Until October 9

Bang the Gallery is at 92 Bree Street.
ph: (021) 422 1477.
or check out the website at

Jean Brundrit

Jean Brundrit's "Lavender Menace"

"Lavender Menace" at the AVA
Sue Williamson

It is hard not to warm to Jean Brundrit's disarming exhibition invitation with her double portrait of herself as a somewhat dowdy handbag-toting housewife out for the evening next to a much cooler self dressed in man's clothing. It is equally difficult to view her series "Does your lifestyle depress your mother?" without responding to the friendly pairs of women playing pool, or going about their daily tasks. Demystifying lesbianism, showing quite simply and clearly that women who choose women are exercising a very basic right, and are not particularly interested in threatening anyone else, Brundrit's photos are clearly destined to put the minds of everyone's mother at rest. Brundrit is a seasoned photographer, and formally, these works have all the rich black and white tonal values that we have come to expect from her.

Until September 18

AVA, 35 Church Street.
ph: (021) 424-7436; fax 423-2637
Gallery hours: Monday to Friday, 10am to 5pm; Saturday, 10am to 1pm.

Veronique Malherbe

Photograph of Chantine Veldsman
collaged onto view of Malherbe's installation "Gangbang"

"Gangbang" at Portland Church, Mitchells Plain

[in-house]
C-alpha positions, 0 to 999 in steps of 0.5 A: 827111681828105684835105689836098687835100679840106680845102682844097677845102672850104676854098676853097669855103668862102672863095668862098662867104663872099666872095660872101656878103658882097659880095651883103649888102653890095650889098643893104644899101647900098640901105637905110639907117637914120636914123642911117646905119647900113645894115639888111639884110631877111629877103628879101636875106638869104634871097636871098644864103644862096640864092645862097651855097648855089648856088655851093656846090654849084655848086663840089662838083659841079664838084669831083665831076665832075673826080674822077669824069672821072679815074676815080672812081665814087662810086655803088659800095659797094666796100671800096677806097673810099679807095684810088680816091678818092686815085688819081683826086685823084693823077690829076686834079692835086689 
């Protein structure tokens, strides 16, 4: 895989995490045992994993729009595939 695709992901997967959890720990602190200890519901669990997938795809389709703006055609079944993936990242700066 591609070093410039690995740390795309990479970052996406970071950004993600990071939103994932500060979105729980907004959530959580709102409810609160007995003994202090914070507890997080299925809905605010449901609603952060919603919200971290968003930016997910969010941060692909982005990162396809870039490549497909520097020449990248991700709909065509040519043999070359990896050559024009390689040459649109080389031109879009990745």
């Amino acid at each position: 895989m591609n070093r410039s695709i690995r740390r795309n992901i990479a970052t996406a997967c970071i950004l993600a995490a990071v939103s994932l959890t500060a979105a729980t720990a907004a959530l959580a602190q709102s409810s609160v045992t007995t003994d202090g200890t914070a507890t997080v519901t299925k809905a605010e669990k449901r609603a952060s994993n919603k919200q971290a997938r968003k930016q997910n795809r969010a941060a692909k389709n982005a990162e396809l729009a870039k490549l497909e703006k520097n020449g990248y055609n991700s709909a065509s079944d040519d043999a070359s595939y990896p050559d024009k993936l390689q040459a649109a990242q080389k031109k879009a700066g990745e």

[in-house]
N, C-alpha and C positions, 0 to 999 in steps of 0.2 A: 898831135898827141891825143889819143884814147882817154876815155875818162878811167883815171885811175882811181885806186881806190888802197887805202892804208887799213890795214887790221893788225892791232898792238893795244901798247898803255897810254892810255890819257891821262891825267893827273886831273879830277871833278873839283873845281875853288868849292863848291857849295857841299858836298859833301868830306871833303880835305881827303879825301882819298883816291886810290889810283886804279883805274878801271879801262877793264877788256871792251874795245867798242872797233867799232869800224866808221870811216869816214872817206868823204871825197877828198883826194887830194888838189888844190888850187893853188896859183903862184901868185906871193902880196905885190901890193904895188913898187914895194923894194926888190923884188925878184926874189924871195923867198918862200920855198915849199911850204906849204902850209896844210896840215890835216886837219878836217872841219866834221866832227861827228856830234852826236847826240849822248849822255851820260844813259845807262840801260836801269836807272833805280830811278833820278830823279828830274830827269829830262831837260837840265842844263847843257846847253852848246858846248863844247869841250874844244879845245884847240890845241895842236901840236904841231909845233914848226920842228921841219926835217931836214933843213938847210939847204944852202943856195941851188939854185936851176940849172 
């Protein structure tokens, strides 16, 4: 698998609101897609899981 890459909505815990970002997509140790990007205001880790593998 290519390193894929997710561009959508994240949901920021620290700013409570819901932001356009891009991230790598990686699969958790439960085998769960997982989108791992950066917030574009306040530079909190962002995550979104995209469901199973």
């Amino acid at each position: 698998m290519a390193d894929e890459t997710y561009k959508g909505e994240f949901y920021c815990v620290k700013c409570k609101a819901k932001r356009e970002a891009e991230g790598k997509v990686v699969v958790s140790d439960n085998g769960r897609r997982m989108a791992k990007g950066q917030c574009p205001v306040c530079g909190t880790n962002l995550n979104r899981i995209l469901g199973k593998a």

Sue Williamson

A newspaper report led Father Matt Esau of Mitchells Plain to view Veronique Malherbe's installation "Gangbang" at the Idasa Gallery, part of the "Pisces into Aquarius" show. The piece was based on the death of little Chantine Veldsman, executed within walking distance of Father Esau's church. Malherbe was subsequently invited to install the piece in the church in time for a memorial service for Chantine and other children who have died, a service held on Sunday, August 22, two days after what would have been Chantine's birthday.

Malherbe's tough piece reproduced the child's bedroom with her bed with floral duvet, her toys, her clothes. Headphones allowed churchgoers viewers to hear a shocking aural impression of the killing of the child. Unasked, Chantine's mother brought extra contributions to the church installation in the form of toys, photo albums and framed photos, and after the service, people spent several hours talking about Chantine and the other children. In this way, Malherbe's installation moved out of the confines of the gallery and assumed an important role as the focus for the mourning of the community.